“The reporting from The Dispatch and Ohio has clearly revealed there are all kinds of red flags in the Ohio marketplace,” said former U.S. Attorney Steve Dettelbach, the Democratic candidate for Ohio attorney general. Current Attorney General Mike DeWine said he is monitoring the situation.

If the Justice Department clears the merger, state attorneys general still have powers to oppose it.

Dettelbach said much more extensive analysis would have to be done before going forward with that. His Republican opponent, Ohio Auditor Dave Yost, agreed, but said, “CVS already has a substantial footprint and in order to have a free market, you have to have competition.”

At stake in the merger battle is whether cheaper, more accessible, seamless health care will be available — as CVS promises — or whether monopolistic practices will drive up costs and drive out competitors in under-served areas such as Manchester.

"Unless blocked, this merger would likely injure consumers by raising prices, lowering quality, reducing choice and stifling innovation in five poorly performing markets across the country: Medicare Part D ..., PBM services, health insurance, retail pharmacy, and specialty pharmacy," James L. Madara, CEO of the American Medical Association, wrote in an Aug. 7 letter to Makan Delrahim, the assistant attorney general in charge of the Justice Department's Antitrust Division.

CVS is promising something quite different.

"Our vision is to create a new health-care model that will help consumers improve their health by focusing on prevention and primary care, simplifying their health care experience and reducing costs," Michael DeAngelis, CVS' director of public relations, said in an email.

"The combination of our two companies will allow us to explore new benefit designs with $0 co-pays or reduced cost-sharing, passing on additional savings to consumers. As our costs go down, consumers will see the benefits in terms of premiums that will be lower than they would be otherwise. We also intend to invest these savings into improving the quality of services we offer to consumers. Thus, these cost savings will improve our consumers’ experience in ways beyond just the cost of their premiums."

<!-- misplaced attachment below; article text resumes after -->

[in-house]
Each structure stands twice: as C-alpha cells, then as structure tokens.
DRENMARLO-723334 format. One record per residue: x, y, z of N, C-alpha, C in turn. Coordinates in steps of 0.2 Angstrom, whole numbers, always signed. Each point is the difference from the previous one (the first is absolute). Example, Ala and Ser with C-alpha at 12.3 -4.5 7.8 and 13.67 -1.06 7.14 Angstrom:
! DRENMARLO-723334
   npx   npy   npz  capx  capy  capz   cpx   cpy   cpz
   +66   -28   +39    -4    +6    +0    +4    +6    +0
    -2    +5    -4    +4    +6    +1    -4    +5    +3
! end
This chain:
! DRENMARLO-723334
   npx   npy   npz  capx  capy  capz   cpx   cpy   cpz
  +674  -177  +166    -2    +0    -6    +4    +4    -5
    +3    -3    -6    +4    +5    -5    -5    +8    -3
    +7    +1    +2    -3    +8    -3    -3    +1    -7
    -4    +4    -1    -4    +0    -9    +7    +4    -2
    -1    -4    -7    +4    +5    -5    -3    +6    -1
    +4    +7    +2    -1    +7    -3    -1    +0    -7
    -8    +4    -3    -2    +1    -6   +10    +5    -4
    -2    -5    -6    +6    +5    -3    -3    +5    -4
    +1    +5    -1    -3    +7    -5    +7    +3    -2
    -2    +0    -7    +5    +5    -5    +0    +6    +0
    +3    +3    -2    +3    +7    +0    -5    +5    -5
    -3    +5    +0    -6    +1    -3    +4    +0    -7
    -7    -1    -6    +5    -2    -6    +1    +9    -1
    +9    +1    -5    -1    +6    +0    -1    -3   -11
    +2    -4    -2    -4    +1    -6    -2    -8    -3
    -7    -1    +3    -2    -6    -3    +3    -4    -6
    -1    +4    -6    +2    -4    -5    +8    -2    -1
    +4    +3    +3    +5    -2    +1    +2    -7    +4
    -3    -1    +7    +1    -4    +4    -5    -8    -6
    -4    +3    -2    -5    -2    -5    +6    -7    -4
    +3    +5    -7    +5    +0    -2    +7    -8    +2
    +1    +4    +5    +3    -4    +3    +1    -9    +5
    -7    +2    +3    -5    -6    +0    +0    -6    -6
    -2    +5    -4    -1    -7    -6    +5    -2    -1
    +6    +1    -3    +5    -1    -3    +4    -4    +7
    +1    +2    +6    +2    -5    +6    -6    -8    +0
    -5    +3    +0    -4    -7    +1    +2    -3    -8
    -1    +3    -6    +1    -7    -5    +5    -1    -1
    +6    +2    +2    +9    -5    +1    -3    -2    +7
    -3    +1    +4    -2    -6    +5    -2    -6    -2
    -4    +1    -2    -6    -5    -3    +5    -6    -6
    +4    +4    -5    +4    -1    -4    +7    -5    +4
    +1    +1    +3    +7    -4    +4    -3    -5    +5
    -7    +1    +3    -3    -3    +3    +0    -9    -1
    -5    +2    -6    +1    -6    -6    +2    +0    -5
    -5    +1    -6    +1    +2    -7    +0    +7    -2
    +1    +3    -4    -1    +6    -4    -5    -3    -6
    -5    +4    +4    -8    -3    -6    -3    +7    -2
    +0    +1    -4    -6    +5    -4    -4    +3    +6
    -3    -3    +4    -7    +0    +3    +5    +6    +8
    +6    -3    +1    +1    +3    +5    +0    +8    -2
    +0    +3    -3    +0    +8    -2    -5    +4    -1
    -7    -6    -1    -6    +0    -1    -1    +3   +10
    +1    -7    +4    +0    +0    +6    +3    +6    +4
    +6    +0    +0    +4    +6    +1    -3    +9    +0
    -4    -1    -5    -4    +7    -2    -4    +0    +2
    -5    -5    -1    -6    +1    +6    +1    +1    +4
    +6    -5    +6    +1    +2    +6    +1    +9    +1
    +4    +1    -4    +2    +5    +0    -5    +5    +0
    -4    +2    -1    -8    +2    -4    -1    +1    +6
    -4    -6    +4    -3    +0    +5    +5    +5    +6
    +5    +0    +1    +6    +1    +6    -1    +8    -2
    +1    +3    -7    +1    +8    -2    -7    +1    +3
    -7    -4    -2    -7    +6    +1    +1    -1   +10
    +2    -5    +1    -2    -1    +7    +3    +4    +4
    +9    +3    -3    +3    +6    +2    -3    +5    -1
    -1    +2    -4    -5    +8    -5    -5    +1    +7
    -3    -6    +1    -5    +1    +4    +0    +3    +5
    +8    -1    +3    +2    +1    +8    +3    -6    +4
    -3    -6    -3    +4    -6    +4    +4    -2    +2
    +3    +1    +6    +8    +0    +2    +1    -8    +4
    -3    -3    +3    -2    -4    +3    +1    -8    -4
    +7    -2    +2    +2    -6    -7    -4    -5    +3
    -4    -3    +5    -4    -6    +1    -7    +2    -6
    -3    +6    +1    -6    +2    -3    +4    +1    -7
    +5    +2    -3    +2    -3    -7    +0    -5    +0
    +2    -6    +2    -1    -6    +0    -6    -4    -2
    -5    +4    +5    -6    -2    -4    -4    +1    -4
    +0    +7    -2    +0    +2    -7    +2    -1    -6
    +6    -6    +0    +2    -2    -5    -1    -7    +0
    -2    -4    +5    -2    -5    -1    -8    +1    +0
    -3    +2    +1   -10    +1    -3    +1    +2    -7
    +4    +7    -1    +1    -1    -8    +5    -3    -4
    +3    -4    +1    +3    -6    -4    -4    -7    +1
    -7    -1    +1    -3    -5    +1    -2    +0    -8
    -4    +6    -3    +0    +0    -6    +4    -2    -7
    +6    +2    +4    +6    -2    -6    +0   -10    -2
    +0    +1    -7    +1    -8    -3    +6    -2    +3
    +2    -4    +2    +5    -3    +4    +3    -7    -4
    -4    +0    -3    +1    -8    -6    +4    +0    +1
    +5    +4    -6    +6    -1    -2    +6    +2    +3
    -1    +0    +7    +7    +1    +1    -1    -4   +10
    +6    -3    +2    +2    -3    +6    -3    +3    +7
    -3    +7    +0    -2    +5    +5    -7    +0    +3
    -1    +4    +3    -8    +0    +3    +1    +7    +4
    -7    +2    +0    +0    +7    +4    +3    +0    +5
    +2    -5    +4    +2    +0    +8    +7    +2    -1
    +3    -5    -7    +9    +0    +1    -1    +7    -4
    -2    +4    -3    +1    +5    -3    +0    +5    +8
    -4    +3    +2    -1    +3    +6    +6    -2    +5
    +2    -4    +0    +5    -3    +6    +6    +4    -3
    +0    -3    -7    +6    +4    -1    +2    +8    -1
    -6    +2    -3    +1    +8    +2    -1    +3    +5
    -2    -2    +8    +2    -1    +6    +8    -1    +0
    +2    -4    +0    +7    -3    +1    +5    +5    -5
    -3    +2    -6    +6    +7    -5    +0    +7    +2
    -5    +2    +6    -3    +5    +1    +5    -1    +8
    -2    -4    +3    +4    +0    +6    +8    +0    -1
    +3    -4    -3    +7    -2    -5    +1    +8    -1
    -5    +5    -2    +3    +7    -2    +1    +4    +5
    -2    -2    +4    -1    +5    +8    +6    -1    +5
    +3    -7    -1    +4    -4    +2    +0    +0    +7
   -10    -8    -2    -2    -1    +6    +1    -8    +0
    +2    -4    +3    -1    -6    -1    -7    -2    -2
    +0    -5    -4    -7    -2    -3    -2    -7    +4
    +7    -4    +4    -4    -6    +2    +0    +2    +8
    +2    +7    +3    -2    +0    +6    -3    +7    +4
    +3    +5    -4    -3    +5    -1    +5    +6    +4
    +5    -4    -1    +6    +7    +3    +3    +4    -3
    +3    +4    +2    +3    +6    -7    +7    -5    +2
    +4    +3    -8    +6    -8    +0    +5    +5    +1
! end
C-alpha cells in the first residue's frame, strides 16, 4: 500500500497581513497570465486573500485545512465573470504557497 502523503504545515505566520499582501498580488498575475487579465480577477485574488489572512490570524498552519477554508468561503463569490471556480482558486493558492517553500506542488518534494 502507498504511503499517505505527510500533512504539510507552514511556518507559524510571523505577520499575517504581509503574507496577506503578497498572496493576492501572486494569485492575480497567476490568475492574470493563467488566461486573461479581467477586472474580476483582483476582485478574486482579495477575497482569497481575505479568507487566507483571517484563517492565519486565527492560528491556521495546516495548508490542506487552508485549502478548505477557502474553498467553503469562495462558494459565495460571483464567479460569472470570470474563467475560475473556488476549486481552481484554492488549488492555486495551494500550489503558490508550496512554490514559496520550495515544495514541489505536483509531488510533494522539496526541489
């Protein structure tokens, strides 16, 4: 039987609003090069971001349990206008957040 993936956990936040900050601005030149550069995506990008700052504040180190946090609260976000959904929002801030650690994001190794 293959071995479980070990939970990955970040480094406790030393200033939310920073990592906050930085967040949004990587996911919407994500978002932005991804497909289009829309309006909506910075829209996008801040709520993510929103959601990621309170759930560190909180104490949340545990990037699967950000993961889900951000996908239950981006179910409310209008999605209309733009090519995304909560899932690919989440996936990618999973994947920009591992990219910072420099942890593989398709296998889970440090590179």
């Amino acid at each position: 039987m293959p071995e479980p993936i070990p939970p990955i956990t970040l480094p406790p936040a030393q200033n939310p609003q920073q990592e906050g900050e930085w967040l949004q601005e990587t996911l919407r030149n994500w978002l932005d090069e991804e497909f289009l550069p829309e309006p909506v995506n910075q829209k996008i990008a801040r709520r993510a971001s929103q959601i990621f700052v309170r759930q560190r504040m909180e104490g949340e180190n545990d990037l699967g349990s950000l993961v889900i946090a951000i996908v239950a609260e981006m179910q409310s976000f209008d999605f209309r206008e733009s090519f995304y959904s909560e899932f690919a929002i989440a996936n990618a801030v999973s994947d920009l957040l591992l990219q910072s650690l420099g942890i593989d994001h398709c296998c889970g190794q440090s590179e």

U.S. Sen. Sherrod Brown, D-Ohio, is skeptical that the merger would be good for Ohioans. He said he's long been concerned that concentration in the health sector will drive up costs. Also, given the pro-industry bent of the Donald Trump administration, he wants the regulatory review to be more public, possibly through congressional hearings.

“This White House looks like a retreat for drug executives,” Brown said.

Sen. Rob Portman wouldn't weigh in on the matter.

Thomas Greaney also is among the skeptics of the merger plan. He's an expert in health law at the University of California-Hastings College of Law and a former assistant chief of the Justice Department's Antitrust Division.

Greaney said inadequate competition in several sectors of the health-care industry is the leading cause of medical inflation because it allows bloated players to extract inflated prices.

“It really is high prices that drive high costs, and high prices correlate very strongly with high concentration, and concentration is just another way of saying leverage — the ability to demand more for your goods and services,” he said.

Take, for example, pharmacy benefit managers.